In this Nov. 22, 2019, photo, Detroit 2020 Census Campaign executive director Victoria Kovari looks over a Detroit map showing city neighborhoods that were under-counted in the 2010 census. In 2010, 220,000 Detroit residents were living in households that did not fill out questionnaires, costing the city $2,000 to $5,000 annually for every uncounted person, said Kovari. (
To produce citizenship data, Homeland Security to share records with census
Personal information is being shared about naturalized U.S. citizens and green card holders from records going back to as early as 1973.
By Hansi Lo Wang/NPR
(New York) — The Department of Homeland Security has agreed to share certain government records from its databases to help the Census Bureau produce data about the U.S. citizenship status of every person living in the country.
DHS quietly announced the data-sharing agreement in a regulatory document posted on its website on Dec. 27. It marks the latest development in the Trump administration’s ongoing effort to carry out the executive order President Trump issued in July after courts blocked the administration from adding a citizenship question to the 2020 census.
Two weeks after the U.S. Supreme Court ruled last year to keep the citizenship question off, President Trump said in the executive order that releasing citizenship data based on existing records would allow states to redraw voting districts using the number of eligible voters rather than all residents in an area — a method of redistricting that a prominent GOP strategist concluded would politically benefit Republicans and non-Hispanic white people.
According to the DHS document, which was first reported by Federal Computer Week, U.S. Citizenship and Immigration Services is sharing personal information about naturalized U.S. citizens and green card holders from records going back to as early as 1973.
More recent records dating to 2013 from Customs and Border Protection, as well as Immigration and Customs Enforcement, will provide the Census Bureau with data such as noncitizens’ full names, birth dates, addresses, Social Security numbers and alien registration numbers. CBP is also sharing the travel histories of visitors to the U.S., including those who have overstayed their visas.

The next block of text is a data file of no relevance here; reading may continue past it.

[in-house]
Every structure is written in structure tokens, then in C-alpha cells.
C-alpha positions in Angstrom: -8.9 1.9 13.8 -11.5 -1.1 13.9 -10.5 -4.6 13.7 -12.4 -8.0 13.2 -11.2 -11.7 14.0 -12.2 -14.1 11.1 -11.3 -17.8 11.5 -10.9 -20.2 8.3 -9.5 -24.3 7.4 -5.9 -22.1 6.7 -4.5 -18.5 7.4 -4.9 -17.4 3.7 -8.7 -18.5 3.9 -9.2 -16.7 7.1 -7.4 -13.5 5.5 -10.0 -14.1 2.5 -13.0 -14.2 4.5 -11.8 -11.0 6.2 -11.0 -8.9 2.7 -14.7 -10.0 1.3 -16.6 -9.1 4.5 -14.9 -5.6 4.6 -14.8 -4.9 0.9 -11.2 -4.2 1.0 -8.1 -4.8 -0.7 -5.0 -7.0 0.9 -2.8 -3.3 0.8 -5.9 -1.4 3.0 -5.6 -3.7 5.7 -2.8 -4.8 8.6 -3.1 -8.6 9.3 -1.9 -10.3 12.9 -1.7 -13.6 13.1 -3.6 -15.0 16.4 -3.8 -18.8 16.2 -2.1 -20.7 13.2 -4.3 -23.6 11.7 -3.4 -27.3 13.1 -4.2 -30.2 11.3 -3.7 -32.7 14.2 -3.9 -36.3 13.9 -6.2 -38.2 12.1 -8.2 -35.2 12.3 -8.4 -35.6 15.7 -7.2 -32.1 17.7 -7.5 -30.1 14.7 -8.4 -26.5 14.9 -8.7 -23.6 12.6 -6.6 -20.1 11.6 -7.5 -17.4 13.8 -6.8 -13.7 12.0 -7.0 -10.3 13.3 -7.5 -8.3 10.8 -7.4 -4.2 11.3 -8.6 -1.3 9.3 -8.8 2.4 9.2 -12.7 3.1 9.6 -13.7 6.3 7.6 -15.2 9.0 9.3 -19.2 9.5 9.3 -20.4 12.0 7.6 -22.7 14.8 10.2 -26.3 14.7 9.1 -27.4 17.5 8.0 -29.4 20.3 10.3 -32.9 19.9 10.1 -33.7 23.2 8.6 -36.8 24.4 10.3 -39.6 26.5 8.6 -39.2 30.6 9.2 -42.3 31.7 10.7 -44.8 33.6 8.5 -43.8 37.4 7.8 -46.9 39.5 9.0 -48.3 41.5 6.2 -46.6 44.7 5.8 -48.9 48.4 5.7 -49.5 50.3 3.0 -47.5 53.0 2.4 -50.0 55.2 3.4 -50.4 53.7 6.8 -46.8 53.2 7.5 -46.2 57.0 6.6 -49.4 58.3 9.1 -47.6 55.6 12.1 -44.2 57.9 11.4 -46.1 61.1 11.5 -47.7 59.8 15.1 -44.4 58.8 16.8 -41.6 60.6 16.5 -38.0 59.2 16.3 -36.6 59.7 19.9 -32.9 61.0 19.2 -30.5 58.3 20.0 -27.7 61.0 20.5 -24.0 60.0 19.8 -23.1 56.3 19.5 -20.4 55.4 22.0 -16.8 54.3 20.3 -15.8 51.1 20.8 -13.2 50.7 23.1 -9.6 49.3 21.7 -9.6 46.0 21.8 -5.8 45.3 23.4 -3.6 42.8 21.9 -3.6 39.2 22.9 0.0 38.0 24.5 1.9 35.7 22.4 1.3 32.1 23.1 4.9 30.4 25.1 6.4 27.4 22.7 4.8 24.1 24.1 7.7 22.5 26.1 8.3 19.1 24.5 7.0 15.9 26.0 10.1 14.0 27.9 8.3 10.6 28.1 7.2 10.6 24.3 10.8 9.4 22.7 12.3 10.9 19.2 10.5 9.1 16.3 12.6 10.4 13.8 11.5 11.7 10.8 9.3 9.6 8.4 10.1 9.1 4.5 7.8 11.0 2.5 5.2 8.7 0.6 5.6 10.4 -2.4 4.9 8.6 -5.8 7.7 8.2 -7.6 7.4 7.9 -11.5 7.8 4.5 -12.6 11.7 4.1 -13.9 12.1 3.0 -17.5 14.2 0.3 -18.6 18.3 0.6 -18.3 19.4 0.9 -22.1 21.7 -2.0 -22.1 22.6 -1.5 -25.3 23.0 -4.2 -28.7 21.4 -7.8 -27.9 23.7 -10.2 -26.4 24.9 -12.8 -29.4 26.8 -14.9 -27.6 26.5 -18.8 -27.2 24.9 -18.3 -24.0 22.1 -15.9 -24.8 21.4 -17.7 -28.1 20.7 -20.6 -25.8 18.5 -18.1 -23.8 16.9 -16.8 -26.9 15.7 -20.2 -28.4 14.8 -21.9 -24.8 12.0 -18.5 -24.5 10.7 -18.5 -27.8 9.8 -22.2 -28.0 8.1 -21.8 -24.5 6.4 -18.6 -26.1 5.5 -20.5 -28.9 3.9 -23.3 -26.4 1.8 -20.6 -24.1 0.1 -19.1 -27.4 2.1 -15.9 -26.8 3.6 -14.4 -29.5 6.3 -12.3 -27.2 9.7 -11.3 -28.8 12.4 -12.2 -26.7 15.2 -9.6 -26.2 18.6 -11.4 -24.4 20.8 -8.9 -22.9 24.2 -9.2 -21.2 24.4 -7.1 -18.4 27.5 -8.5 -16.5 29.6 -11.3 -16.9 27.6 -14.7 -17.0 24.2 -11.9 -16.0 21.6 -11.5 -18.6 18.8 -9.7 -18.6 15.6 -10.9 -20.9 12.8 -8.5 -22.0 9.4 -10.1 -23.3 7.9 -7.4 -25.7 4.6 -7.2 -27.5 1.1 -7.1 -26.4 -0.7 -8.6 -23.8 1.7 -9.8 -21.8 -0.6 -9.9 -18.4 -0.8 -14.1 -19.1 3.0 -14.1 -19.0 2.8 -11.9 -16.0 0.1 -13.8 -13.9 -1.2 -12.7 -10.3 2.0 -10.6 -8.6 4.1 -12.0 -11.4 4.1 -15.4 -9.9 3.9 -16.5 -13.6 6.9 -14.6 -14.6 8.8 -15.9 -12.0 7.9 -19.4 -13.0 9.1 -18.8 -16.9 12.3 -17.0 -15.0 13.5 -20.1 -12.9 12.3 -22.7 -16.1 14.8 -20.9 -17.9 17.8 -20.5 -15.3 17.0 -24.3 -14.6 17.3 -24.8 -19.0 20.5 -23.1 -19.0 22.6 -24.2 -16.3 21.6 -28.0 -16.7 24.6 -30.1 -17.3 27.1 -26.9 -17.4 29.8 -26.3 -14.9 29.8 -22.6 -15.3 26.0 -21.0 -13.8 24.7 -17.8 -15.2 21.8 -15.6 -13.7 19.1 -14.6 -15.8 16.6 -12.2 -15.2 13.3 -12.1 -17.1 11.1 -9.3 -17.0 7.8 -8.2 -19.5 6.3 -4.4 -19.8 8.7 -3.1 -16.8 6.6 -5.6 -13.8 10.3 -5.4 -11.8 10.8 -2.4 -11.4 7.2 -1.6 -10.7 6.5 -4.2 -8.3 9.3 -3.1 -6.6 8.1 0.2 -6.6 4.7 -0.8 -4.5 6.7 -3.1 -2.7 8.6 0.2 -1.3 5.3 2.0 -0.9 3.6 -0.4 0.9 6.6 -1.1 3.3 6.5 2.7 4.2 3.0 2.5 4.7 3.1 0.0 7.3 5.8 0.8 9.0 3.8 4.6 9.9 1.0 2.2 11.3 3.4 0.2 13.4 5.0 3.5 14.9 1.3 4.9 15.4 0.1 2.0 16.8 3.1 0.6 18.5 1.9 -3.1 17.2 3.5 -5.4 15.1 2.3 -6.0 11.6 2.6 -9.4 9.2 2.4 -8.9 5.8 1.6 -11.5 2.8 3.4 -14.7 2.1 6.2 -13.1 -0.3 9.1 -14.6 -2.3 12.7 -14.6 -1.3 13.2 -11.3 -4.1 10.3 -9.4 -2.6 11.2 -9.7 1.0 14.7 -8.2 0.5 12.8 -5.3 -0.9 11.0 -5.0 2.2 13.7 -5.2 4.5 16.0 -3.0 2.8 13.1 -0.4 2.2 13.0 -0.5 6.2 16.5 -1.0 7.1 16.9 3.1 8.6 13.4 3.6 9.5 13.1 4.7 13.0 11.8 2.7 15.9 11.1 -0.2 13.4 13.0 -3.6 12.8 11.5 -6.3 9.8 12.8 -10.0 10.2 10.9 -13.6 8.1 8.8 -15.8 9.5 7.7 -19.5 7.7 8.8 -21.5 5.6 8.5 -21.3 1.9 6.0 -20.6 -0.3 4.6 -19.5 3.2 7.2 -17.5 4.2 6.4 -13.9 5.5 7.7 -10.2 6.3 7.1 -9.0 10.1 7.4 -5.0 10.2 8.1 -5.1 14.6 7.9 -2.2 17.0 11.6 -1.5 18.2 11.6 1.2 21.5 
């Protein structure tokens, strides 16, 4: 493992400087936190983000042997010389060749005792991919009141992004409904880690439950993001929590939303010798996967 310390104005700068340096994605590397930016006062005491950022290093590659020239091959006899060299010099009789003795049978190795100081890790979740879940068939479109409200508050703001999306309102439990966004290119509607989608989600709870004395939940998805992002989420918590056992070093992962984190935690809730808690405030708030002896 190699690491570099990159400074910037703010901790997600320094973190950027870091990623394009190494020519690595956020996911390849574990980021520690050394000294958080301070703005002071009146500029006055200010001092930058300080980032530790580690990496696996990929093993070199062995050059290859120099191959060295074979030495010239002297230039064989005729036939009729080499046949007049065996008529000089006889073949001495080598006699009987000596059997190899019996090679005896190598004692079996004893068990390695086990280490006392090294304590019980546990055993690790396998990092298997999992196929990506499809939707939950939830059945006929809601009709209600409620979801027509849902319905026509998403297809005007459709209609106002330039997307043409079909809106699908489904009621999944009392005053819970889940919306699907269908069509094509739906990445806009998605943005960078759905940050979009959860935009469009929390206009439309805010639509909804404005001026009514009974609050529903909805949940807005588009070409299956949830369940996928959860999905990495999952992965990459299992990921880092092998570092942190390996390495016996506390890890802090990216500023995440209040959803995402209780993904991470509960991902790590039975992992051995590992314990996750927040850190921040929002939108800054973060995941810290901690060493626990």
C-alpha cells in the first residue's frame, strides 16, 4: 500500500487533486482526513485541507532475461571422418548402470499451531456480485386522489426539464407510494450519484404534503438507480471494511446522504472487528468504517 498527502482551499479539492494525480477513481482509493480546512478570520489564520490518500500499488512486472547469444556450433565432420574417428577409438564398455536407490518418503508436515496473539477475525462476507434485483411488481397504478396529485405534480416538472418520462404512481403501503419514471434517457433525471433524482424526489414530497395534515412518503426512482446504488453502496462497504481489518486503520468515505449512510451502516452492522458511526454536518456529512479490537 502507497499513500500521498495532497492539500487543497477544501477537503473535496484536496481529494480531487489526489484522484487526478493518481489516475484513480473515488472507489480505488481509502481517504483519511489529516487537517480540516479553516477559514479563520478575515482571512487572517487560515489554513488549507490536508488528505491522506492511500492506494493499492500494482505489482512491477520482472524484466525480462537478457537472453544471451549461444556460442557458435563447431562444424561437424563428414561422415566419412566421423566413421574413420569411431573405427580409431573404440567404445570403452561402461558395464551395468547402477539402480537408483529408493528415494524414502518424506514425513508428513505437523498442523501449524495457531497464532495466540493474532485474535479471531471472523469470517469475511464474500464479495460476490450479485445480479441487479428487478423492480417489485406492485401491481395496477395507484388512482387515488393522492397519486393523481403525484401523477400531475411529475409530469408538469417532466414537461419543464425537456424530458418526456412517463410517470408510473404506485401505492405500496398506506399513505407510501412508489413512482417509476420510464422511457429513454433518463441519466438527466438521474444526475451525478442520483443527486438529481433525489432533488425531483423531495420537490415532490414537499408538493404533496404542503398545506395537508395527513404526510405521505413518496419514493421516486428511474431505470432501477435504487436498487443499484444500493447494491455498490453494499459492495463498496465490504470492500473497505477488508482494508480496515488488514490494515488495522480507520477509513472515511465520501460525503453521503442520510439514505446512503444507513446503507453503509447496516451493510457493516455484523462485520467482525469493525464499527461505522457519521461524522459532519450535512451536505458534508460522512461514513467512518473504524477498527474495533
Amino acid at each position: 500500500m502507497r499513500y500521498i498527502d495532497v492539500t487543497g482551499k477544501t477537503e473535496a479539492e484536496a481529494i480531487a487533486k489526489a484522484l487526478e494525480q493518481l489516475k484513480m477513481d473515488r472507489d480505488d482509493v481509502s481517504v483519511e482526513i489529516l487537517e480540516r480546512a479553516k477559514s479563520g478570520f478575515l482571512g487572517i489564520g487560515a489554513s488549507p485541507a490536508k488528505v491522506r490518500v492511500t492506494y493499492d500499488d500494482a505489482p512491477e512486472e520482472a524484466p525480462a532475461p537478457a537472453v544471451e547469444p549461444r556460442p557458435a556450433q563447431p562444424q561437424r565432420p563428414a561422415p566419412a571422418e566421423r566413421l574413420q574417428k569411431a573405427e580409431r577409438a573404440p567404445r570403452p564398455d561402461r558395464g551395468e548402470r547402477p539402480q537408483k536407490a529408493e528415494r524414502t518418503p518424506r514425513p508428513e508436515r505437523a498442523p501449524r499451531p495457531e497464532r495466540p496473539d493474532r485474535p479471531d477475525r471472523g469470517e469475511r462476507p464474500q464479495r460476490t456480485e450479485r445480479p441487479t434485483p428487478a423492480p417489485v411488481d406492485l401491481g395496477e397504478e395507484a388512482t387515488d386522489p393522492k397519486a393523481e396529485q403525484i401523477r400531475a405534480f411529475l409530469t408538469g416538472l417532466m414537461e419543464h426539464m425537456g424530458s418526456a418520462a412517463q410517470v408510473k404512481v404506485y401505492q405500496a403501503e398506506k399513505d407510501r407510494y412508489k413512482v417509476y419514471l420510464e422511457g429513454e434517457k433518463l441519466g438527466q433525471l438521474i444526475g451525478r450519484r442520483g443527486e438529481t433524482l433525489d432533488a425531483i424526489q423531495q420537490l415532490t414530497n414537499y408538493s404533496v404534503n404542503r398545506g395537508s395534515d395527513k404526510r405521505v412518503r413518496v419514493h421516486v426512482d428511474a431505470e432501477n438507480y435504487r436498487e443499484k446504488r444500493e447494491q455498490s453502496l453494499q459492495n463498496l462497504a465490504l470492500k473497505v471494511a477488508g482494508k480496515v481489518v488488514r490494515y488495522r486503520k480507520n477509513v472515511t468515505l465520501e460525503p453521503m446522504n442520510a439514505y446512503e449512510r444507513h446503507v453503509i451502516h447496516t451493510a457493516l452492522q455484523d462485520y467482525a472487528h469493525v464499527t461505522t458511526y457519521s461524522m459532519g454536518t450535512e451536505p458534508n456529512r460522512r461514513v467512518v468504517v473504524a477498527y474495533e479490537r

Hansi Lo Wang / NPR
Fair Count recently installed a laptop, two tablets and a Wi-Fi hotspot in the basement of St. Mark AME Church in Lumpkin, Ga.
Federal law restricts the release of immigration records about survivors of human trafficking and of certain other crimes who have applied for special visas, as well as survivors of domestic abuse who have applied for immigration benefits under the Violence Against Women Act. Still, USCIS has asked for permission to release to the Census Bureau data about refugees and asylum-seekers, whose records generally cannot be shared without their consent or a waiver signed by the Homeland Security secretary.
The bureau plans to use the data it does receive to try to match the DHS records with those from other agencies about the same person. Each individual’s records would then be used in a statistical model designed to produce anonymized estimates of U.S. citizens and noncitizens living in the country.
It is unclear, however, whether this process will be able to accurately determine the citizenship status of individuals. “No one source of citizenship information is complete and up-to-date,” the DHS document — known as a privacy impact assessment — warns, while noting that misidentified individuals would receive “no adverse impact” because the efforts are only for “statistical purposes.”
Still, Latinx community groups represented by the Mexican American Legal Defense and Educational Fund and Asian Americans Advancing Justice – AAJC are currently suing the administration, arguing that its data efforts are part of a conspiracy to stop Latinx communities, noncitizens and other immigrants from receiving fair political representation.
The data DHS provides “will not be used to make programmatic or administrative enforcement decisions,” according to the document the department released last week.
Jonathan Wilson for WHYY